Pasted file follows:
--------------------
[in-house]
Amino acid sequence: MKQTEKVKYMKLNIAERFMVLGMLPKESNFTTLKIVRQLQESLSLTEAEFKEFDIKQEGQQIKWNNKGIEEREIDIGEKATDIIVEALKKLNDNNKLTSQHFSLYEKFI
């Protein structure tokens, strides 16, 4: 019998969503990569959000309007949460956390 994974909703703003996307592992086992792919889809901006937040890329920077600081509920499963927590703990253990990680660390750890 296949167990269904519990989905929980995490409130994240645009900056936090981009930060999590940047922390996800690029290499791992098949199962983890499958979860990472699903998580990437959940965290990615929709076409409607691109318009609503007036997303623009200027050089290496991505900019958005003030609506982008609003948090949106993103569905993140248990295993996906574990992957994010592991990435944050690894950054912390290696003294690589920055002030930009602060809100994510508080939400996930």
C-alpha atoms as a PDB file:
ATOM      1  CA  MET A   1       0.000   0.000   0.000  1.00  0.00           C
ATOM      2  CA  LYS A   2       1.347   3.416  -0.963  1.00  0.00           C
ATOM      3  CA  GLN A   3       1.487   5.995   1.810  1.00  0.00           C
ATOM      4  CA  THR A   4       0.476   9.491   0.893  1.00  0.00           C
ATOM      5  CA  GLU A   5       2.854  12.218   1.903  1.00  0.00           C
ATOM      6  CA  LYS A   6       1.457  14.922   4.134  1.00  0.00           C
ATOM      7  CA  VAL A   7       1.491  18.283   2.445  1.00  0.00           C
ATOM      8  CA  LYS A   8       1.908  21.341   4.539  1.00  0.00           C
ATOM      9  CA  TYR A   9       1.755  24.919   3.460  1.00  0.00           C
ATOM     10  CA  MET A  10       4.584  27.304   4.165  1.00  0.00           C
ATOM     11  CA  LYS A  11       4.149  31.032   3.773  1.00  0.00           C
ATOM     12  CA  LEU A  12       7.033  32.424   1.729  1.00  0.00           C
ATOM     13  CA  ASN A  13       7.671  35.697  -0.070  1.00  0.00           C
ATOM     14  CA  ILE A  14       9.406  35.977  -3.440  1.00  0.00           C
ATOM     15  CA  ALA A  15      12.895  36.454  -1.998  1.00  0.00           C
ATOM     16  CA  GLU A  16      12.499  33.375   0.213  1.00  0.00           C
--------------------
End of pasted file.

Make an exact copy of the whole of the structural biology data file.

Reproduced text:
[in-house]
Amino acid sequence: MKQTEKVKYMKLNIAERFMVLGMLPKESNFTTLKIVRQLQESLSLTEAEFKEFDIKQEGQQIKWNNKGIEEREIDIGEKATDIIVEALKKLNDNNKLTSQHFSLYEKFI
């Protein structure tokens, strides 16, 4: 019998969503990569959000309007949460956390 994974909703703003996307592992086992792919889809901006937040890329920077600081509920499963927590703990253990990680660390750890 296949167990269904519990989905929980995490409130994240645009900056936090981009930060999590940047922390996800690029290499791992098949199962983890499958979860990472699903998580990437959940965290990615929709076409409607691109318009609503007036997303623009200027050089290496991505900019958005003030609506982008609003948090949106993103569905993140248990295993996906574990992957994010592991990435944050690894950054912390290696003294690589920055002030930009602060809100994510508080939400996930």
C-alpha atoms as a PDB file:
ATOM      1  CA  MET A   1       0.000   0.000   0.000  1.00  0.00           C
ATOM      2  CA  LYS A   2       1.347   3.416  -0.963  1.00  0.00           C
ATOM      3  CA  GLN A   3       1.487   5.995   1.810  1.00  0.00           C
ATOM      4  CA  THR A   4       0.476   9.491   0.893  1.00  0.00           C
ATOM      5  CA  GLU A   5       2.854  12.218   1.903  1.00  0.00           C
ATOM      6  CA  LYS A   6       1.457  14.922   4.134  1.00  0.00           C
ATOM      7  CA  VAL A   7       1.491  18.283   2.445  1.00  0.00           C
ATOM      8  CA  LYS A   8       1.908  21.341   4.539  1.00  0.00           C
ATOM      9  CA  TYR A   9       1.755  24.919   3.460  1.00  0.00           C
ATOM     10  CA  MET A  10       4.584  27.304   4.165  1.00  0.00           C
ATOM     11  CA  LYS A  11       4.149  31.032   3.773  1.00  0.00           C
ATOM     12  CA  LEU A  12       7.033  32.424   1.729  1.00  0.00           C
ATOM     13  CA  ASN A  13       7.671  35.697  -0.070  1.00  0.00           C
ATOM     14  CA  ILE A  14       9.406  35.977  -3.440  1.00  0.00           C
ATOM     15  CA  ALA A  15      12.895  36.454  -1.998  1.00  0.00           C
ATOM     16  CA  GLU A  16      12.499  33.375   0.213  1.00  0.00           C